This production of H.M.S. Pinafore captivates. The orchestra’s bigger and brighter than ever (19 members counted), and so’s the chorus (28 members counted). Both the men and the women of the chorus excel, and for once the men get to dance more than the women. The orchestra is bold and bright, a true pleasure to hear.

Austin favorites Holton Johnson, Russell Gregory, Janette Jones, and David Fontenot reprised starring roles to great applause; Gil Zilkha as the captain and Carol Brown as Josephine, his daughter, shone. We attended the Sunday matinee that was preceded by a one-hour program for young people. H.M.S. Pinafore held the attention of children for the entire performance. There was no difficulty at all in understanding the snappy lyrics, so clearly sung, but there are supertitles above the stage for anyone who may find them to be a helpful supplement to the performance.

This show is crammed with songs that are not to be forgotten. Most are jaunty and funny; some are a bit more serious and are treated so (for example, “Refrain, audacious tar”). Pinafore will make happy people happier and will brighten the darkest day.

Remaining performances are: Thursday, June 19, 7:30 pm; Friday, June 20, 7:30 pm; Saturday, June 21, 2 pm and 7:30 pm; and Sunday, June 22, 2 pm. All seats are reserved; tickets may be purchased on line for pick-up at the theater (Brentwood Chistian School, 11908 North Lamar).

Thank you, Gilbert & Sullivan Society of Austin!

The circus: mejor que nunca!

Circo Hermanos Vazquez is back in town, set up in the Highland Mall parking lot, and it truly is “better than ever,” which is saying something!

The seats in the capacious and sturdy big top are more comfortable than ever. No bad seats are to be found. There’s an eight-person live band again this year to accompany the acts, and the volume is not too loud for anyone, including all the infants, toddlers, and older children at the show attended. There are porta-privies available as there are at most events in Austin, and there are also sinks with soap for hand-washing inside the tent near the food-service area. The lighting seems to be entirely LED and provides excellent illumination. The audience is allowed to take still pictures and videos, so long as no flash is used.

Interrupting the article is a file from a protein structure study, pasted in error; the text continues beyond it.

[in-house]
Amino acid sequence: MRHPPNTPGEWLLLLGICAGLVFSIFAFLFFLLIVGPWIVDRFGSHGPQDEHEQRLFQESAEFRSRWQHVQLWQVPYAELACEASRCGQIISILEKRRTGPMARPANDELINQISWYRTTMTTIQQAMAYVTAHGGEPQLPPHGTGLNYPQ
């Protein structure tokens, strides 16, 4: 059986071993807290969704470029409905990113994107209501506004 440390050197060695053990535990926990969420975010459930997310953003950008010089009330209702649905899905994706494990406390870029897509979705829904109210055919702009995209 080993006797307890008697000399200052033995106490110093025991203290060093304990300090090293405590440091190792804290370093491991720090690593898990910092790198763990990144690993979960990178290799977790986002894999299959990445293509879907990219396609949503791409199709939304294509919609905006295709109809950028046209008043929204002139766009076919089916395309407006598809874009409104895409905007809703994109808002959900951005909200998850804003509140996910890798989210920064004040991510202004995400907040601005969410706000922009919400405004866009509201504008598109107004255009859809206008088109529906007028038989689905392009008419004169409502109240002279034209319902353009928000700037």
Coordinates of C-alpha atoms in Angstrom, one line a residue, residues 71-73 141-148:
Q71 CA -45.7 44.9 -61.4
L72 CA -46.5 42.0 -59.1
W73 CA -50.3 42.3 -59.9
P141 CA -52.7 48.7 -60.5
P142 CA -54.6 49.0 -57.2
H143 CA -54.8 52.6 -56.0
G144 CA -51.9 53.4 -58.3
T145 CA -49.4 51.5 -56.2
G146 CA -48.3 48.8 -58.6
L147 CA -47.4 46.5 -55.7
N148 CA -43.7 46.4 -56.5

The artists without exception were most entertaining and the acts were smartly paced and well done. They included funny dogs, a beautiful liberty act with white and dark Arabian horses, Russian swing, balance performances, an ingenious act featuring diabolos or Chinese yo-yos, aerial shows, two outstanding clown acts, and more. We were spared the cliches of the “wheel of death” and the “motorcycle globe of death.”

There’s a fifteen-minute intermission, during which attendees may have their pictures taken with the beautiful dog-act lady and some of the featured canines, with the result printed on the spot. Following the circus, there were two other photo opportunities, with the clowns and with the beautiful dancing girls.

Remaining shows are tonight (Wednesday) and tomorrow (Thursday) at 7:30 pm, plus Friday and Saturday at 6 pm and 9 pm, with the last performances on Sunday, April 13, at 2 pm, 5 pm, and 8 pm.

Prices are: adult general admission, $40.00; adult senior general admission, $35.00; children’s admission, $15; so-called “better seats” for adults, $50.00, and for senior adults, $45.00; with “VIP” adult seats going for $60.00. Radio 107.7-fm is stationed at Highland to give away free promotional items.

There’s no need at all to know any Spanish to enjoy this Circo Hermanos Vazquez. Safety announcements are made in English for those who need it; after that, words are completely unnecessary. See a few pix and unedited videos; go to the circus!

The box office is open every day from 10 am to 9 pm; tickets are also sold at Fiesta Mart.

John Mueller Meat Co.





This is just some of the signage at this wonderful BBQ place on Pedernales Street.

John Mueller Meat Co. was selling out of everything quite early in the afternoon yesterday.

We caught some brisket just in time.

There were walk-up neighbors dining under the canopy, along by SXSWers. Everyone was happy, and rightly so.